And so has the business mart,
But wealth is not made in a day, boys,
Don't be in a hurry to start.
The bankers and brokers are wealthy,
They take in their thousand or so,
And think of the frauds and deceptions,
Don't be in a hurry to go.

The farm is the safest and surest,
The orchards are loaded today,
You're free as the air of the mountains,
And monarch of all you survey.
Best stay on the farm a while longer,
Though profits come in rather slow,
Remember you've nothing to risk boy,
Don't be in a hurry to go.


That video may still be my favorite, and I feel like it captures the purpose of this blog and farm: Hope. I think the wanting of something, anything, may be the most powerful force in the world. Be it a person you want to be with, a job you want so much it hurts, a farm to call your own, or even just that first morning sip of coffee. This is a blog about anticipations granted, long as you are willing to do the real work of believing they are possible. My life and my farm are far from perfect. It's messy and scary and there are many broken things. But I can honestly say that there isn't another person on this planet I would want to trade lives with, not one. And when you get to a point where a better version of yourself is all you desire, I think you're on to something.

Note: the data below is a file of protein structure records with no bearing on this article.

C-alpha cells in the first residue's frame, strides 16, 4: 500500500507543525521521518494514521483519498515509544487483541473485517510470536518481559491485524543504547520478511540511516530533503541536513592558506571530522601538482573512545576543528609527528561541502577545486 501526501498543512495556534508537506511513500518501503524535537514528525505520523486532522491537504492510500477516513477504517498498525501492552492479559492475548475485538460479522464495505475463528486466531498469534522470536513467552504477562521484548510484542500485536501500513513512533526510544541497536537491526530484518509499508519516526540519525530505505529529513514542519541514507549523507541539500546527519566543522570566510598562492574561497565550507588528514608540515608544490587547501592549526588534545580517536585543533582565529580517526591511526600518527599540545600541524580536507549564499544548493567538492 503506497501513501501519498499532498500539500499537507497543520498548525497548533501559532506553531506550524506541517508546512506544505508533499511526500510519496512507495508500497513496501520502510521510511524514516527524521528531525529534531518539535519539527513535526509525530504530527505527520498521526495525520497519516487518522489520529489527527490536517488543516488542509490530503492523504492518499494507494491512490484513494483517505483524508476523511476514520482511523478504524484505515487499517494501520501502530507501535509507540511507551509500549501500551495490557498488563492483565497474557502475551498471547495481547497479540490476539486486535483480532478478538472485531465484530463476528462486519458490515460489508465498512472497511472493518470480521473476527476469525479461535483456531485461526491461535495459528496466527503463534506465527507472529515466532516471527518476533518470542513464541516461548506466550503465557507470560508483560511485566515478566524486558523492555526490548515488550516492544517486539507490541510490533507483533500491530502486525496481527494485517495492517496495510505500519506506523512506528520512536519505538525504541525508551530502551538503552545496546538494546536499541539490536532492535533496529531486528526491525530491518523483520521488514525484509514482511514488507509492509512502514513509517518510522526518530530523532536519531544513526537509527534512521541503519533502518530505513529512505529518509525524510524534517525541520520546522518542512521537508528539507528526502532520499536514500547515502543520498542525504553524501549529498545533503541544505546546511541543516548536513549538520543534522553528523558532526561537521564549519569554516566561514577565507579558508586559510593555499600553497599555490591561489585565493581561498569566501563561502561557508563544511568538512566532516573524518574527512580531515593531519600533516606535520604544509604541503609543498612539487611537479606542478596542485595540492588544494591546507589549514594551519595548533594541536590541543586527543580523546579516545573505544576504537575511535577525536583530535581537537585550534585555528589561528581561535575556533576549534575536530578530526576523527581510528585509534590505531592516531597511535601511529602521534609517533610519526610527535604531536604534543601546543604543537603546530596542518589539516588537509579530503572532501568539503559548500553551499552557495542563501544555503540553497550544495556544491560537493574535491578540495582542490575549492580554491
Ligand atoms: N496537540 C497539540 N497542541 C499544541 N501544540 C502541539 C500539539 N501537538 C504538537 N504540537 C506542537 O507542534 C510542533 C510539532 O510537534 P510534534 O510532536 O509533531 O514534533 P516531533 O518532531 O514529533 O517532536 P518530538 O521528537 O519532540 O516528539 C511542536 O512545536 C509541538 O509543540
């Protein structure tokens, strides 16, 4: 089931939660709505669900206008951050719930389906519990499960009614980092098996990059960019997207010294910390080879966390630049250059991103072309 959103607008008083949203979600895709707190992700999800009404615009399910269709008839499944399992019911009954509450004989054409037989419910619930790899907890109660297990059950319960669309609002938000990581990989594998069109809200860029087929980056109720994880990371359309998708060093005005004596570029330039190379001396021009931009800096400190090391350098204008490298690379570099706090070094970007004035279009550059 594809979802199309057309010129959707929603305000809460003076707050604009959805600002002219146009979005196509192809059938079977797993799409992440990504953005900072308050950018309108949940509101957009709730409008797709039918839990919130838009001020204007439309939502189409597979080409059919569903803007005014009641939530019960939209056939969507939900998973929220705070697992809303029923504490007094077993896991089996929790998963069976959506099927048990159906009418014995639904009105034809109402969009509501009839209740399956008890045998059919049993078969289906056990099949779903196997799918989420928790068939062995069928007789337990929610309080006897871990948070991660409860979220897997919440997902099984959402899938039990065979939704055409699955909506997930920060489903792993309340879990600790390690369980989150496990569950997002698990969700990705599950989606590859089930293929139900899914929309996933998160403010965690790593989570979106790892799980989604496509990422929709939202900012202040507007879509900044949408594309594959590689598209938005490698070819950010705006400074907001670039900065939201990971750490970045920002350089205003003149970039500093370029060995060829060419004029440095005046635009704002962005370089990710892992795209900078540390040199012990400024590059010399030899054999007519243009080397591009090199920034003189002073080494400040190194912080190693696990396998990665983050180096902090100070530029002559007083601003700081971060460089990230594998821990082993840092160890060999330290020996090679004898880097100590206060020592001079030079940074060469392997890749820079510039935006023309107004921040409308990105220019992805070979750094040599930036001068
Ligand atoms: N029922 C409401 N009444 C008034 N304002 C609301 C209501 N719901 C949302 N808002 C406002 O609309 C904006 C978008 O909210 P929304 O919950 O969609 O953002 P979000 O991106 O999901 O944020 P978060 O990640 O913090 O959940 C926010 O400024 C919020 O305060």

I made this video the first summer of living at this farm in Jackson New York. I am still in shock that I was able to get a mortgage, move into my new home, and expand the farm as much as I have. When this video was made (summer of 2010, I think?) I had no idea what to do with a cart horse. Hell, I was still scared to ride anything that wasn't at a riding school or equestrian club, surrounded by experts. I had not milked a goat. I had not ever stalked a deer. I was a lot more naive, specially about my romantic partners. I was waking up and going to a job I didn't want to be at, every single day. I lived in fear 97% of the time. And you know what? It was that 3% of hope that got me out. Because someone once asked me on a front porch this amazing question, "Yeah, but if you quit your job you would be fine, right?" And my head split open. No one had EVER said that, certainly not as nonchalantly as if I had asked them how to spell cat?! But it just took that little bit of encouragement, and that 3% of hope, and my world changed.